EU able to observe Australia’s lead on making Massive Tech pay for information

The EU lawmaker overseeing the new digital regulation in Europe wants to force big tech companies to pay for news. This corresponds to a similar move in Australia and strengthens the hand of publishers against Google and Facebook.

The initiative by Members of the European Parliament would be a major blow to Google, which threatens to leave Australia in protest of a proposed new law that would force it to pay for news.

Facebook has also warned that it will prevent users in Australia from sharing messages if the legislation is passed in its current form.

MEPs, who are working on two landmark bills for European digital regulations, the Digital Services Act (DSA) and the Digital Markets Act (DMA), told the Financial Times that the laws could be changed if they go through the EU Parliament to include aspects of the Australian reforms.

This includes the ability to bind arbitration for licensing agreements and require tech companies to notify publishers of changes in the ranking of news on their websites.

We will never accept this situation when someone uses content. . . and authors are not remunerated at all

Alex Saliba, a Maltese MEP who chaired Parliament’s first report on the DSA, said the Australian approach to Google and Facebook had managed to tackle “the acute bargaining power imbalances” with publishers.

“Because of their dominance in search, social media and advertising, large digital platforms create power imbalances and benefit significantly from news content,” he said. “I think it’s only fair that they repay a fair amount.”

Google and Facebook have stepped up their efforts to get news licensing agreements in Europe since the EU revised its copyright laws in 2019. The changes give publishers the right to compensation for snippets of content that appear on online platforms.

However, some MPs say the regime is still too weak.

Andrus Ansip, an Estonian MEP and former commissioner who helped draft the copyright directive, said he was open to further changes. “The idea of ​​the Copyright Directive was to create a stronger bargaining power for news publishers,” he said.

“We now know that the same process is going on in Australia. I don’t want to reopen the copyright directive, but we have to [look at the DSA] when we need to bring more clarity. “

Ansip, a MEP from the liberal Renew group, is vice-chair of the committee that deals with key pieces of digital legislation. “We will never accept this situation if someone uses content. . . and writers are not paid at all, ”he added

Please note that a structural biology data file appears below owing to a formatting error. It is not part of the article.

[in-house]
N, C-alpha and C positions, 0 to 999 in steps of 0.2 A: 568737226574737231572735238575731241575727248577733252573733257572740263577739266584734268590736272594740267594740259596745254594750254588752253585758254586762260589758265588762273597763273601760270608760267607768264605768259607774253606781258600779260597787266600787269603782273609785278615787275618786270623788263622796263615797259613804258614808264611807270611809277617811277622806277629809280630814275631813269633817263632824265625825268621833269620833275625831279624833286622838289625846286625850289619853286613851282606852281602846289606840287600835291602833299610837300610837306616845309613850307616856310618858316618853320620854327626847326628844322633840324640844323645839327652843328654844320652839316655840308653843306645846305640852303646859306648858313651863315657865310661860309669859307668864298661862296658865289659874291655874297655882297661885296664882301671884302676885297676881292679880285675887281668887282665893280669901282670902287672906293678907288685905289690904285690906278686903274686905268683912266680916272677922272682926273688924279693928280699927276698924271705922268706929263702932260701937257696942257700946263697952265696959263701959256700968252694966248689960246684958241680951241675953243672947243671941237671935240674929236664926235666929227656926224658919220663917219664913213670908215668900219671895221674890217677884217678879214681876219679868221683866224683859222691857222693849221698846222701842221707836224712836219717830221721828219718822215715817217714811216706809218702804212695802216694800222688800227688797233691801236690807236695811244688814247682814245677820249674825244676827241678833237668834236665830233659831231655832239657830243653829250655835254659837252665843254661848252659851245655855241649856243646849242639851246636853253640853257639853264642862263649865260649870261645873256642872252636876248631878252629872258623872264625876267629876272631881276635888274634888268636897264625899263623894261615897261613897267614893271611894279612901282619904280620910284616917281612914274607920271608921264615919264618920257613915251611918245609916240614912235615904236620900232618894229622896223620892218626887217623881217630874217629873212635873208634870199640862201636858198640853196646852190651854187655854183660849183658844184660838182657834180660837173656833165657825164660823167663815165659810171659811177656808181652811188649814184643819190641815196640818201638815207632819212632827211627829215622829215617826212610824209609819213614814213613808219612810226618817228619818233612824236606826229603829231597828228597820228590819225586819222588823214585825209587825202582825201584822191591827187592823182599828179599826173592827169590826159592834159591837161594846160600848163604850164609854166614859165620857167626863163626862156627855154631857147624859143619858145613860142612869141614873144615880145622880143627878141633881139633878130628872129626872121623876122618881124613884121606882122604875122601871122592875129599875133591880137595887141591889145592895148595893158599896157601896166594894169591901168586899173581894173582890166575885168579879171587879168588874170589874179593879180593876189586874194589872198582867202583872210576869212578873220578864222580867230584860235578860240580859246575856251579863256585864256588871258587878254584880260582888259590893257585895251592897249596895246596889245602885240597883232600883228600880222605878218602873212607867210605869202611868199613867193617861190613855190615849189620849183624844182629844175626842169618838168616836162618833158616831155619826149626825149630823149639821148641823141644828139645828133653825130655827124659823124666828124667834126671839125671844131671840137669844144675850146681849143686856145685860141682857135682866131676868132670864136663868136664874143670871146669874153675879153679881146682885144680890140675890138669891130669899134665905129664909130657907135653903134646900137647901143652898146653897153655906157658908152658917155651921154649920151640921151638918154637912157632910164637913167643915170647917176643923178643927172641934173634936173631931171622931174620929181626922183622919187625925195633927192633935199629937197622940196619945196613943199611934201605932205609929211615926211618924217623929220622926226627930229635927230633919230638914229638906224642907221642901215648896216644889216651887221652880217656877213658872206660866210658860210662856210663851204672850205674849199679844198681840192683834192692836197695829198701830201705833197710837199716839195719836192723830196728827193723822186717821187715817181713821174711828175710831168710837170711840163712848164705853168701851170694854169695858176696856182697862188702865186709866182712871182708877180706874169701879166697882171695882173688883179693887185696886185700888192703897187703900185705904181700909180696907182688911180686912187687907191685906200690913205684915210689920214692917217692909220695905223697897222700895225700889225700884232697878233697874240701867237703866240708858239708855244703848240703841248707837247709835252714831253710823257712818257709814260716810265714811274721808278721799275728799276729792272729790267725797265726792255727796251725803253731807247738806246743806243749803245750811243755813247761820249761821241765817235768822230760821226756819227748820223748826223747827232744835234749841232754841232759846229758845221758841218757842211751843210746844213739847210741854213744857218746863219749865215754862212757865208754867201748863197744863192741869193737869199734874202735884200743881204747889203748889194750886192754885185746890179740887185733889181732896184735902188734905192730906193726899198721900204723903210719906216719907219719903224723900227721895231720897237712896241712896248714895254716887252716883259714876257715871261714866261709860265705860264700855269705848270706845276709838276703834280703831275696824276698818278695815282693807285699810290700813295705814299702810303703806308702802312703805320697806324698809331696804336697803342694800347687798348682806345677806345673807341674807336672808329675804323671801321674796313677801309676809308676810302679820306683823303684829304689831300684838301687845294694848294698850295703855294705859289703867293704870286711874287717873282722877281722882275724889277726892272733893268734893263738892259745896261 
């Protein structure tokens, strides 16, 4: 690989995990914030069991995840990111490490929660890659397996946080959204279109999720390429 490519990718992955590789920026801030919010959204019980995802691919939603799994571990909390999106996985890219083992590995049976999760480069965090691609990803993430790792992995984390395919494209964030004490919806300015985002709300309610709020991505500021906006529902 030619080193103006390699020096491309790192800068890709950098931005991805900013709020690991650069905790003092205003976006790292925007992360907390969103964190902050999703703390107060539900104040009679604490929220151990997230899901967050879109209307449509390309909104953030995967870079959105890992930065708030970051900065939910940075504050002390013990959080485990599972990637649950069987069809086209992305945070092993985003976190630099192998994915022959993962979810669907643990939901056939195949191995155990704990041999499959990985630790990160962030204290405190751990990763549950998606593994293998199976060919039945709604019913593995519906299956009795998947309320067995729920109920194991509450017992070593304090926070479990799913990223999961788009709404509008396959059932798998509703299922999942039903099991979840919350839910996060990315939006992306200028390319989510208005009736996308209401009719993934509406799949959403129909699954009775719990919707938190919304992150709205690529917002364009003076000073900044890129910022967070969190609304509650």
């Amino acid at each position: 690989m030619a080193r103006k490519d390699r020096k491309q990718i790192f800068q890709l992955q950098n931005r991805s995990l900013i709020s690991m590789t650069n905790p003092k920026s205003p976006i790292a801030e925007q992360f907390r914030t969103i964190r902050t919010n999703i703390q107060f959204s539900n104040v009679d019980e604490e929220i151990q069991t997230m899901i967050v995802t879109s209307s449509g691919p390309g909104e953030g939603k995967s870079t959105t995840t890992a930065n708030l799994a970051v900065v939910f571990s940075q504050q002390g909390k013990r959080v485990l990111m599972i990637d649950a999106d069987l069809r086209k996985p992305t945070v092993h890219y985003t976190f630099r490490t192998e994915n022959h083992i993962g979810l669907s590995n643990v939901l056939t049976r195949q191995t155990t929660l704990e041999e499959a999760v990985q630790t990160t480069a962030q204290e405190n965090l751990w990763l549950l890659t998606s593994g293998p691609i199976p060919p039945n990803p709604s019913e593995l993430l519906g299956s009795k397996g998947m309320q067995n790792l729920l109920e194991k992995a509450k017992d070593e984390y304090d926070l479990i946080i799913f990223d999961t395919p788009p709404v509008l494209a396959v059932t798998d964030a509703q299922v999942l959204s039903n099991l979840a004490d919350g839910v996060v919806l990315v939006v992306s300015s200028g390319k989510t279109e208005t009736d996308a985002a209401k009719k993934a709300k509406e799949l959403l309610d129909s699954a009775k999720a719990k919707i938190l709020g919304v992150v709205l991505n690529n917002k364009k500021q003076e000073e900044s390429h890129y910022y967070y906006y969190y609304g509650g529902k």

As support for Australian-style action grows, MPs are more divided on how best to introduce such reforms and whether it is better to wait for the effects of the copyright overhaul to become clear. In the EU system, MEPs have the greatest influence on amending Commission proposals that need to be agreed with EU member states in order to become law.

Arba Kokalari, a Swedish center-right MEP who is shadow rapporteur responsible for guiding the DSA through parliament, said it was “problematic” to consider new laws “before they even see the new copyright directive implemented becomes”.

But she added that measures like publishers’ right to know when tech companies have tweaked their algorithms, which affects news ranking, “is something I think we need to address in the DSA”.

Google recently entered into license agreements in France, in part because a court stepped in to demand negotiations with news publishers. Stephanie Yon Courtin, MEP for Renew and former advisor to the French competition authority, highlighted Google’s threats to withdraw from Australia and recent negotiations in Europe as “imbalances still need to be fixed”.

“It is time to force online platforms to negotiate fairly to reward news content received from press publishers and to advise them on algorithm changes that would affect content ranking,” she said.

Google, which has pledged to spend $ 1 billion worldwide on news licensing over the next three years, said the EU copyright directive aims to “strike the right balance between publishers and platforms”.

“People trust Google to help them find relevant and reliable information from a number of websites. This helps publishers by sending them valuable traffic to their websites,” said Google. “We’re willing to pay to keep supporting journalism, and we’re doing it all over the world.”

Facebook declined to comment.

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